Group to help addicts overcome heroin
By Susan DeMar Lafferty firstname.lastname@example.org February 7, 2014 10:58PM
Matt Barham, of Mount Greenwood, lost his battle with addiction in September. He was 29. | Supplied photo
Updated: March 10, 2014 6:28AM
Surrounded by family members, Maureen Fleming celebrated her son’s 30th birthday last week with cake, streamers and balloons.
They sang “Happy Birthday” to her son, Matthew Barham, who was excited about turning 30 and eager to leave the “horrible 20s” behind, said Fleming, of Chicago’s Mount Greenwood community.
But Barham wasn’t at his party. He died of a heroin overdose in September while in a rehab program in Minnesota.
Fleming said her son battled with addiction to prescription drugs and, in recent years, heroin. He was on the road to recovery with an offer for a full-time job when he suddenly died, she said.
“When something like this happens, you only have a couple of choices. You can shrivel up or you can rally and see who else you can help,” Fleming said.
She and her older daughters, Erin Day and Cathaleen Novak, both of Evergreen Park, have rallied.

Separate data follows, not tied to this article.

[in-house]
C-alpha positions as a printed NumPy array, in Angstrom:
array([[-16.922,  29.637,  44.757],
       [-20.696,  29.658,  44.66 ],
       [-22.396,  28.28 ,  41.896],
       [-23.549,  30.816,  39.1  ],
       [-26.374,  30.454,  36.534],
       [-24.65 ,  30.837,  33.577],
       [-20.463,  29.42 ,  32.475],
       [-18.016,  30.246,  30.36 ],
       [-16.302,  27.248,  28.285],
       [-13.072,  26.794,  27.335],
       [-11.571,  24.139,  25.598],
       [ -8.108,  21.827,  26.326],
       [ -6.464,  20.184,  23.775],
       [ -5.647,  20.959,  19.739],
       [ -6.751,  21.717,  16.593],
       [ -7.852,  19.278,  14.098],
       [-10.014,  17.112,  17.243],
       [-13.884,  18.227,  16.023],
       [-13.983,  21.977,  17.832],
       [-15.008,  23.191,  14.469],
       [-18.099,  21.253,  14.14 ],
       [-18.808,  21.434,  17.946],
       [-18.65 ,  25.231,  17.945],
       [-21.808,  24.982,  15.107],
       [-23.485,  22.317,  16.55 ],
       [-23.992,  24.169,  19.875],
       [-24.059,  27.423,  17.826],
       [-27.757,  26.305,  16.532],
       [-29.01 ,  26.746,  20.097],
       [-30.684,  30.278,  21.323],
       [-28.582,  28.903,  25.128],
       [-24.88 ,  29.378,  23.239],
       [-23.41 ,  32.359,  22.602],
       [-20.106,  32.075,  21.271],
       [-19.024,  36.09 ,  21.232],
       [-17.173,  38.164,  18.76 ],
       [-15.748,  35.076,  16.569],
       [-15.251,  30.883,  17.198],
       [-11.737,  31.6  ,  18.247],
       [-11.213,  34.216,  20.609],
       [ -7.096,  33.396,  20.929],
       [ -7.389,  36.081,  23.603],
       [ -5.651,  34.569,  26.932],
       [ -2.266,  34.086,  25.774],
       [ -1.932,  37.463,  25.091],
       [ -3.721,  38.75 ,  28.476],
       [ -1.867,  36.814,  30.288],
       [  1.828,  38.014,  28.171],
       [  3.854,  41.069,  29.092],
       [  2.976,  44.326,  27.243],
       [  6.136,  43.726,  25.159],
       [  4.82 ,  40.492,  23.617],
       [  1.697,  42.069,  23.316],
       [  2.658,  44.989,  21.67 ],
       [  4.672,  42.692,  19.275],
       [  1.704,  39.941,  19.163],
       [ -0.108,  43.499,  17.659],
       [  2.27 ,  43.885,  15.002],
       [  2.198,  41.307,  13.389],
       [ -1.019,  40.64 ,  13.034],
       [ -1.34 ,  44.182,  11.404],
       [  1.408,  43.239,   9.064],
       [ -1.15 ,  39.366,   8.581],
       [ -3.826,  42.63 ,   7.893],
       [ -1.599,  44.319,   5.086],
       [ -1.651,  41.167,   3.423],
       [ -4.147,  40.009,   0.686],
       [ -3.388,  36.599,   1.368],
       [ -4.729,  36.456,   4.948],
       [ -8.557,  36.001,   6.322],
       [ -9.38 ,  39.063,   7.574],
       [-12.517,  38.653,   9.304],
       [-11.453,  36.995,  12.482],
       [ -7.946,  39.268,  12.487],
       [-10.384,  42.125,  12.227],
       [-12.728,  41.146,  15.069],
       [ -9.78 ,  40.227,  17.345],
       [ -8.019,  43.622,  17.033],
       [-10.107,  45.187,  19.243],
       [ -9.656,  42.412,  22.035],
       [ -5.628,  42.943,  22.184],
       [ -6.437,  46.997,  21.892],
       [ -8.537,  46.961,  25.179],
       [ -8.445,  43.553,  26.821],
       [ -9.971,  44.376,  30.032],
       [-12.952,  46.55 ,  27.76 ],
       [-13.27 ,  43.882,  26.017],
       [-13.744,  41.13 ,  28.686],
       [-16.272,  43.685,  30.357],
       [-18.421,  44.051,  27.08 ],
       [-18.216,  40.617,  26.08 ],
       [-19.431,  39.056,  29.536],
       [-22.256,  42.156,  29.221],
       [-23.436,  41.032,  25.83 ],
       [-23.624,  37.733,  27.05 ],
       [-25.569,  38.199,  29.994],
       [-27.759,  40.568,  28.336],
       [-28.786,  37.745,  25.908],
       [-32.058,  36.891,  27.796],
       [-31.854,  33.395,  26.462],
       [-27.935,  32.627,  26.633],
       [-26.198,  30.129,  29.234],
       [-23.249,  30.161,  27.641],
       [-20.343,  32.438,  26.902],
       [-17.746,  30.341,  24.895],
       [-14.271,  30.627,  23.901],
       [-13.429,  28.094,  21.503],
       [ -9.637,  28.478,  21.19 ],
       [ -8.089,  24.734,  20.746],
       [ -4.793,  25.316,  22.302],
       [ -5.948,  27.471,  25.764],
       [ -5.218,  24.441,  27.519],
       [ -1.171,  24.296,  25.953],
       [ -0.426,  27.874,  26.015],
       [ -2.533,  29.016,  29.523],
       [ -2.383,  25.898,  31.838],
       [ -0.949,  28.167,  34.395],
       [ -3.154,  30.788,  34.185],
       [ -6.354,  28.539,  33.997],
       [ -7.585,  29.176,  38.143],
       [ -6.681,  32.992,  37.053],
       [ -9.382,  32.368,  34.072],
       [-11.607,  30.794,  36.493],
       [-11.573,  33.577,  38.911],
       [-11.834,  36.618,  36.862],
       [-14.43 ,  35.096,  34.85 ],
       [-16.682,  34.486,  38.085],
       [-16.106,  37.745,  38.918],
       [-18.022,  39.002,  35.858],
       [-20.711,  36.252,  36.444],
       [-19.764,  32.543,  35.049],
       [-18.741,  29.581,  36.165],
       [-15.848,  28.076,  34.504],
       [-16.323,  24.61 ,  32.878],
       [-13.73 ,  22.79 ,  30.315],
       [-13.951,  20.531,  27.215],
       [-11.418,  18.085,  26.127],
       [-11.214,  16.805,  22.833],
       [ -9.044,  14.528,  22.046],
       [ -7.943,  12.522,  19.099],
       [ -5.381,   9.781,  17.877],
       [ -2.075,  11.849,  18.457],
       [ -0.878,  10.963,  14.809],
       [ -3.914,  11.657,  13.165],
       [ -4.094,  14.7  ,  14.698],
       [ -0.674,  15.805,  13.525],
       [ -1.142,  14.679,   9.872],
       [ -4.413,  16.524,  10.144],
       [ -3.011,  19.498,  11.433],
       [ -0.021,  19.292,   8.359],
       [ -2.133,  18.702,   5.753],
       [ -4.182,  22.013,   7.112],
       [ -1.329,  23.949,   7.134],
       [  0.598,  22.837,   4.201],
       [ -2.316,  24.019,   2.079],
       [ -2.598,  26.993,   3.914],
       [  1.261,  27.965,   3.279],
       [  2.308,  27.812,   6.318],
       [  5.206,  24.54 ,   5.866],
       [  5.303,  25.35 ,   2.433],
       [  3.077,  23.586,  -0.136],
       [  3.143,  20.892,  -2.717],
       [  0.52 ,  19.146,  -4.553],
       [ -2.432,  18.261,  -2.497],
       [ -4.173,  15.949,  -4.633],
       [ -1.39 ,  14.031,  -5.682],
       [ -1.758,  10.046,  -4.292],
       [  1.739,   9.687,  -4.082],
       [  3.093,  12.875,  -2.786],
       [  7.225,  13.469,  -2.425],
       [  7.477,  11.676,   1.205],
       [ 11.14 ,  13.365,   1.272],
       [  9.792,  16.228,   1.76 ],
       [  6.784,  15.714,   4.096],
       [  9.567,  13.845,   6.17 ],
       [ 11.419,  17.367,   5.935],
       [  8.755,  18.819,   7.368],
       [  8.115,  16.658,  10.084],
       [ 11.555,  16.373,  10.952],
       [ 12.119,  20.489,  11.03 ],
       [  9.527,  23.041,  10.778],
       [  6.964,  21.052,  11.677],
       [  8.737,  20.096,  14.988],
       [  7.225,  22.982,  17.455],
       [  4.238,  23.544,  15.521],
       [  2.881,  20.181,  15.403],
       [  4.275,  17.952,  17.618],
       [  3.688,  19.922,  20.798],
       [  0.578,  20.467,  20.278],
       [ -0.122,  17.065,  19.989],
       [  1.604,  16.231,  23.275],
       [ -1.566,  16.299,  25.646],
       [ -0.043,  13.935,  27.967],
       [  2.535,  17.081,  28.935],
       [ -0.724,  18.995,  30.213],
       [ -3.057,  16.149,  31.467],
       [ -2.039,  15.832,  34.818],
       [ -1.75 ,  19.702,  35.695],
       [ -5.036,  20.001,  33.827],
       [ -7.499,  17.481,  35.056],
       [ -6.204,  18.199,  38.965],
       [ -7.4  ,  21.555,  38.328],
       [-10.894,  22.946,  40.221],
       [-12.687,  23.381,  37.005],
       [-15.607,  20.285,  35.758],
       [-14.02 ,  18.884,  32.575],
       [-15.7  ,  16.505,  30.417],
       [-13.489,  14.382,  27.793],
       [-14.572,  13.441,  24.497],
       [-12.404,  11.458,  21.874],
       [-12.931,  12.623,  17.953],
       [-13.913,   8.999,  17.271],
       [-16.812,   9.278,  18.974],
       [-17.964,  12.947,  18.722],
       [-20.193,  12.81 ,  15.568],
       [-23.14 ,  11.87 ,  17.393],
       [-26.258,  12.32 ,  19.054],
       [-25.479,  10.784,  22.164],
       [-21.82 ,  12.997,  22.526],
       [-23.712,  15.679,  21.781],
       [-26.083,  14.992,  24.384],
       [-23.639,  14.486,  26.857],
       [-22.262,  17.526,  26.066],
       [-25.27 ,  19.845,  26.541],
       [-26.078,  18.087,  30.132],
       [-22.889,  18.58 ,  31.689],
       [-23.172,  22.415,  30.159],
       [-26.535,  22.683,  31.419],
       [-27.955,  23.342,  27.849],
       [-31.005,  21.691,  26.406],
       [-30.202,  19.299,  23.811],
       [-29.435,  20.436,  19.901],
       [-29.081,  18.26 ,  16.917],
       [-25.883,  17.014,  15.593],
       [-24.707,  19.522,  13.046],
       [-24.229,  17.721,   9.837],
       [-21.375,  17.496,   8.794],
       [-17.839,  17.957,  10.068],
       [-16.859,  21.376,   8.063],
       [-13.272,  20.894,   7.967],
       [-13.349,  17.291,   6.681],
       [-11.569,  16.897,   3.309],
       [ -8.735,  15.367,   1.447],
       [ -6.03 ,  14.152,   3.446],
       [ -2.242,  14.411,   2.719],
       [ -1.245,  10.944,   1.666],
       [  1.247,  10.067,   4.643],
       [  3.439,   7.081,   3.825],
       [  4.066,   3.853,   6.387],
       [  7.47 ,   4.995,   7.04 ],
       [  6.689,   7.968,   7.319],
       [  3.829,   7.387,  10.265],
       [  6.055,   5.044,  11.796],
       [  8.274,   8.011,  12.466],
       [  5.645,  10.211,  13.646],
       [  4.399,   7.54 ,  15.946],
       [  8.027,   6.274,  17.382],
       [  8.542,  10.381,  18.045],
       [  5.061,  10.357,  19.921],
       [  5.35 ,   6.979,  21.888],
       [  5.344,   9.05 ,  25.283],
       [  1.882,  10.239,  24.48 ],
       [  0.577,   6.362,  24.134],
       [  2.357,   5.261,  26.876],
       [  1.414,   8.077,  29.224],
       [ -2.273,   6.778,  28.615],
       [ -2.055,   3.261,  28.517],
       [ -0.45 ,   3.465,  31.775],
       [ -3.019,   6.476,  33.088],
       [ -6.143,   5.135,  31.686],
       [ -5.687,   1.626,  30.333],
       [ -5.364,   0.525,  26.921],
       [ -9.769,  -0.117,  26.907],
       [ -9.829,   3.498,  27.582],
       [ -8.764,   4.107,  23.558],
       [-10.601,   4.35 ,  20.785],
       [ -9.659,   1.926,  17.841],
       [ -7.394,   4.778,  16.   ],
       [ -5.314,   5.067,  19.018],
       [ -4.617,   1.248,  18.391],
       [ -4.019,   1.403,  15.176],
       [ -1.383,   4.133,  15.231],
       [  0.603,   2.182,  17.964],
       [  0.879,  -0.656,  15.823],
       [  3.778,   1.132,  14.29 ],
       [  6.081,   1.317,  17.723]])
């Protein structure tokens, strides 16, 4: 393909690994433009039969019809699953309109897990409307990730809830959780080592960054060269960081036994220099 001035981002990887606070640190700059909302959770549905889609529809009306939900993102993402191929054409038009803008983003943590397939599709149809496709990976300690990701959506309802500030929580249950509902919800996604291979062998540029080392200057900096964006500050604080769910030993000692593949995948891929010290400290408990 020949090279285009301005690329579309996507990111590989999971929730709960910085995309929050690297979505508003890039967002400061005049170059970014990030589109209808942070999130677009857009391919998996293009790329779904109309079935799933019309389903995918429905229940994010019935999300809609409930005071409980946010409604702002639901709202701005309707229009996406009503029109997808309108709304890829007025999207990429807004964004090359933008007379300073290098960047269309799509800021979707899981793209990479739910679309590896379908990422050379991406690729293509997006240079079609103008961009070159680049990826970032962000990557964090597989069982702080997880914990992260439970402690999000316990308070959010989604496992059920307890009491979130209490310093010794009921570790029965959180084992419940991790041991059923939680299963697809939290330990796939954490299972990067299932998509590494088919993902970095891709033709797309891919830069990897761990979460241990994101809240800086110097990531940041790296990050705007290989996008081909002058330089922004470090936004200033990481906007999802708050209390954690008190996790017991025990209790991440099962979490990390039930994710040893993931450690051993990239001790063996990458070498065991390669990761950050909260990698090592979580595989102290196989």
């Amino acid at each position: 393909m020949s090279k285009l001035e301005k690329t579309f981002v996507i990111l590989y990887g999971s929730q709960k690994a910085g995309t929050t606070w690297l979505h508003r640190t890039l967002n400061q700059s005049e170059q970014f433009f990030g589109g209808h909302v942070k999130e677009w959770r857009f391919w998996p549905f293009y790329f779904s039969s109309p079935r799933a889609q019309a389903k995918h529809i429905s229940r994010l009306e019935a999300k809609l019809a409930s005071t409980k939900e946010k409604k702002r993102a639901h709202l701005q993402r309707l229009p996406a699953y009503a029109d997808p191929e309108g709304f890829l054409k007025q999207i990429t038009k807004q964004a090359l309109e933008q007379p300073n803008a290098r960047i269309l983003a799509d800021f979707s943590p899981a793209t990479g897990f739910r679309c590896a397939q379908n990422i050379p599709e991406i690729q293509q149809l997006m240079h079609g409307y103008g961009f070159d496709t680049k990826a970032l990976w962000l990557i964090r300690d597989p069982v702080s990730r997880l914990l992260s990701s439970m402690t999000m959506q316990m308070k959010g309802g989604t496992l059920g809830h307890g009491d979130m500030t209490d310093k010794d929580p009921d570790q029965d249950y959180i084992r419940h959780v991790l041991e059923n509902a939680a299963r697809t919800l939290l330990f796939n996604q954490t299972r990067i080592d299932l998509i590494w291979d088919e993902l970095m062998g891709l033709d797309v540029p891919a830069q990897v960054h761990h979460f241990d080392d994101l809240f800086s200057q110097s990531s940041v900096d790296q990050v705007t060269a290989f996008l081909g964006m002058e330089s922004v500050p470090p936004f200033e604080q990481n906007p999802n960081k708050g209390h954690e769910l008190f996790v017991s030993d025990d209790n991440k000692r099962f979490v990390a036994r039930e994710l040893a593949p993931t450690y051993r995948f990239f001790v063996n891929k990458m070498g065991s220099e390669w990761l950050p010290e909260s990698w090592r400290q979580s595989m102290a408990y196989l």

“There are so many people affected by this, more than anyone wants to admit,” Novak said. “And there are not a lot of resources in Cook County. There is nothing in this community.”
They and Fleming are out to change that and the stigma of addiction. They never gave up hope for Matt, and rather than be ashamed of his death, they have chosen to help others, they said.
“I don’t want my son’s life to be just another overdose,” Fleming said.
Inspired by John Roberts, of Homer Glen, who formed the Heroin Epidemic Relief Organization, or HERO, in Will County after his teenage son overdosed on heroin, they are creating Serenity Family Outreach to offer family support, community awareness and education and to work in collaboration with HERO.
“We are excited to start this organization and are happy Matt’s name will be remembered in such a positive way,” Novak said.
The first family support meeting will be at 7 p.m. March 3 at Jacob’s Well Church, 3450 W. Maple St., Evergreen Park. The group also plans a 5K walk/run on Sept. 21 at Circle Park in Evergreen Park to raise money for heroin awareness programs.
The three women attended a community forum last spring that HERO helped organize to learn more about the region’s heroin problem and to find more resources. Fleming has filled a three-ring binder with information on prevention, intervention and grief. The book is titled “Matt’s Message: Seek Serenity.”
“I could not learn enough about it,” said Fleming, who still attends Families Anonymous meetings and is eager to share what she has learned with others.
“Addiction affects the whole family,” Day said. “That’s not who Matt was. He didn’t want to be like that.”
“Addicts are people. They are sons, brothers, friends and uncles,” Novak said.
And as they demonstrated recently, the victims’ lives are worth celebrating.